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Dark Matter Ring Detected by Hubble

John Roach
for National Geographic News
May 15, 2007
 
An international team of astronomers has mapped what appears to be a ring of dark matter around a massive galaxy cluster located some five billion light-years from Earth.

"We believe that this is the strongest evidence yet for the existence of dark matter," James Jee of Johns Hopkins University in Baltimore, Maryland, said today in a telephone briefing with reporters.

Dark matter is a mysterious substance that scientists believe makes up most of the matter in the universe. But because it neither emits nor reflects light, its existence is inferred through indirect means. (See a computer-simulated picture of dark matter.)

The new finding adds to a growing body of evidence that dark matter exists.

Last August another team of scientists said that they detected dark matter in a galaxy cluster called the bullet cluster.

The new evidence comes from a galaxy cluster called ZwC10024+1652. The Hubble Space Telescope took an image of the cluster in 2004.

Astronomers mapped the distribution of dark matter through observations of how gravity bends the light of more distant background galaxies in the image. This technique is called gravitational lensing.

Jee explained that while the dark matter itself is invisible, it distorts the light coming from the background galaxies somewhat, like a ripple of water passing over pebbles at the bottom of a pond.

As the astronomers made the map, they noticed the dark matter formed a ghostly ring around the galaxy cluster. The ring measures 2.6 million light-years across.

The map also shows that dark matter is distributed within the cluster.

Richard White, a team member from the Space Telescope Science Institute in Baltimore, explained at the briefing that the technique allows scientists to determine the distribution of all the matter in the galaxy cluster.

"We can have great confidence that that ring is there and that it really is quite a different distribution than the rest of the matter of the cluster," he said.

Collision Simulated

Previous research showed that the galaxy cluster formed when two distinct clusters collided one to two billion years ago. That is: Had there been humans on Earth with a Hubble-like telescope one to two billion years ago, astronomers would have been able to witness the collision in process.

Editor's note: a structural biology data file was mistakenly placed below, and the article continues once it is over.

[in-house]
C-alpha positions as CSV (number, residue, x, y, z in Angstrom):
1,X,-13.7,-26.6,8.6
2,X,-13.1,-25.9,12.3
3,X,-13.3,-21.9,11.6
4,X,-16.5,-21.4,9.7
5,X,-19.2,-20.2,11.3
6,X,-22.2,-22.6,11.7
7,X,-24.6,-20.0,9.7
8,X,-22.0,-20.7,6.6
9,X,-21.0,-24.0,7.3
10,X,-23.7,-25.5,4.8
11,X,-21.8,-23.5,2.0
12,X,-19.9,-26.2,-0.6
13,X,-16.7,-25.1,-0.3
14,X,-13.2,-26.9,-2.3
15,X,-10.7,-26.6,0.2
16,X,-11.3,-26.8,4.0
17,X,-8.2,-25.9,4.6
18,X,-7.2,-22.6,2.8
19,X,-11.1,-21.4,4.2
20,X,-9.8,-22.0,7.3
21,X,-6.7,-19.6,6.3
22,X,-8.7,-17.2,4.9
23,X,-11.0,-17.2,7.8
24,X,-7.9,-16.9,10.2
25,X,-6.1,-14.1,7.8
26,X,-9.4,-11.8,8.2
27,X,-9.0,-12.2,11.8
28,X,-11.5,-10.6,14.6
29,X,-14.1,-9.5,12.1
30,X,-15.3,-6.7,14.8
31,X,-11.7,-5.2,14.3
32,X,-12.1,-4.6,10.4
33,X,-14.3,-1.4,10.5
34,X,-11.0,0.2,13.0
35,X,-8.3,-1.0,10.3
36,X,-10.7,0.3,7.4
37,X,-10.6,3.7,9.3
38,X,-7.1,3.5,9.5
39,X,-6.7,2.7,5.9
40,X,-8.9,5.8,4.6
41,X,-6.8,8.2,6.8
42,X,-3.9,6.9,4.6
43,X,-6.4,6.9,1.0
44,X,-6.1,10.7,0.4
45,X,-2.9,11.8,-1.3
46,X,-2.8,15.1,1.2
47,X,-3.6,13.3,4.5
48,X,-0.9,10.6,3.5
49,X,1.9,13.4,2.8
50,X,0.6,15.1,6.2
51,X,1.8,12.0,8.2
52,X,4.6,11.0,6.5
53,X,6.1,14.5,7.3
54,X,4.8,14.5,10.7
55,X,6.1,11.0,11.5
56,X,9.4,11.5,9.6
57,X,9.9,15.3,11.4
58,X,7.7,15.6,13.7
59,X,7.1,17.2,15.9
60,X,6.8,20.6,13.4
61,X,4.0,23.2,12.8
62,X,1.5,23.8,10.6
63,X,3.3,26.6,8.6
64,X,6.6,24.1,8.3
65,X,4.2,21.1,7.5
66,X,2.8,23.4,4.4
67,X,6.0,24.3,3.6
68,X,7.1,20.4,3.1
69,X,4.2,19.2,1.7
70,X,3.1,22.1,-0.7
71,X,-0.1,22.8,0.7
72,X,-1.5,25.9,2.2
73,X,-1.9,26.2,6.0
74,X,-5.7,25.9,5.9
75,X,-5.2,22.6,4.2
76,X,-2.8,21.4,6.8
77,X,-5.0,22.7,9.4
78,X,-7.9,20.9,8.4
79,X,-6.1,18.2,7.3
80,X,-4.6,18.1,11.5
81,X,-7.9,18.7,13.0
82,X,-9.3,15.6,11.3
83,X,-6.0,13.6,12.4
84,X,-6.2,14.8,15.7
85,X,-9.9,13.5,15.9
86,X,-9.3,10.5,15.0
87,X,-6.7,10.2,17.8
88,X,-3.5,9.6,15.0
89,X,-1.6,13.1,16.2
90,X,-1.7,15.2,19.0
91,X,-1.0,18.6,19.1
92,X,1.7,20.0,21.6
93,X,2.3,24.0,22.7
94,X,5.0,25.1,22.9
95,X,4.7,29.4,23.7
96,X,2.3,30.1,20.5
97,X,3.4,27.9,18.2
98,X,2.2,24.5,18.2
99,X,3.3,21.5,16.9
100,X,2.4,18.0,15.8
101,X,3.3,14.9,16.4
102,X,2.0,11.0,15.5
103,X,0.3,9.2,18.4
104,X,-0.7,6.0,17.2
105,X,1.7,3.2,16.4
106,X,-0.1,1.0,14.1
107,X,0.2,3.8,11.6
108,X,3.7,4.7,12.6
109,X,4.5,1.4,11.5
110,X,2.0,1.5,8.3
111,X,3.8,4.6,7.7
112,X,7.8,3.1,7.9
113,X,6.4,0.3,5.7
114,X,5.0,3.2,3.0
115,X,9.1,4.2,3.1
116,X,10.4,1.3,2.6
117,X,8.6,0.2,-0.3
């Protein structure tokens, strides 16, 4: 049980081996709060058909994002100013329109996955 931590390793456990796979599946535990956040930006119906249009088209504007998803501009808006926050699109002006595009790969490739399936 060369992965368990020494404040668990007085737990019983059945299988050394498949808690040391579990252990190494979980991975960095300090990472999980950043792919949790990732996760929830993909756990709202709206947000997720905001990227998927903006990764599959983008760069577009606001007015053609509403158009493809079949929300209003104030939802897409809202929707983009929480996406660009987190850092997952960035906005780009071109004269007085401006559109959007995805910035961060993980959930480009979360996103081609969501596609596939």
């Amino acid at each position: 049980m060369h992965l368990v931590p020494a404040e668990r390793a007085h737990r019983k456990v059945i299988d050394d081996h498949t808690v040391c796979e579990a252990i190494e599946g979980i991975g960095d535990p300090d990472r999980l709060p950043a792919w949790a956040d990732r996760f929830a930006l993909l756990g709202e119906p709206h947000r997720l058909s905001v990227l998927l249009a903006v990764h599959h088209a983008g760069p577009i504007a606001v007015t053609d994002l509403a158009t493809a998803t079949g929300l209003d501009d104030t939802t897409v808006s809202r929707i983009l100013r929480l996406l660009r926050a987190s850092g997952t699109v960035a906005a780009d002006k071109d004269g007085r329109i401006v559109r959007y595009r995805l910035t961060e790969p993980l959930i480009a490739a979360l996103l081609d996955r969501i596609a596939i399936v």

Jee and colleagues created a computer simulation of the smash-up to determine what happened when the galaxy clusters collided.

In the simulation, as the clusters smashed together, the dark matter fell to the center of the combined cluster and then sloshed back out.

As the dark matter sloshed out, however, the pull of gravity caused it to slow down and pile up like cars bunched up on a highway, the team explained.

"We conclude that the collision that happened about one or two billion years ago is responsible for the creation of the dark matter ring," Jee said.

A paper on the finding will appear in the June 20 issue of the Astrophysical Journal.

Finding Questioned

Robert Massey is a postdoctoral scholar at the California Institute of Technology and an expert on dark matter. He was not part of the research team, but he was included in the telephone briefing to offer perspective.

He said the new finding, if it stands up to scrutiny, adds further proof for the existence of dark matter and will advance scientific understanding of its mysterious nature.

"However, I do have to say this result is meeting substantial skepticism amongst the astronomical community," he noted.

The galaxy cluster itself is not well understood, he said, and some are concerned the dark matter ring is faint.

The gravitational lensing technique used to detect it may also have been compromised by peculiarities of the camera on Hubble, he added.

"So it's really exciting if it's right," Massey said, "but to be convinced of the ring, astronomers really want to see some independent observations verifying it."

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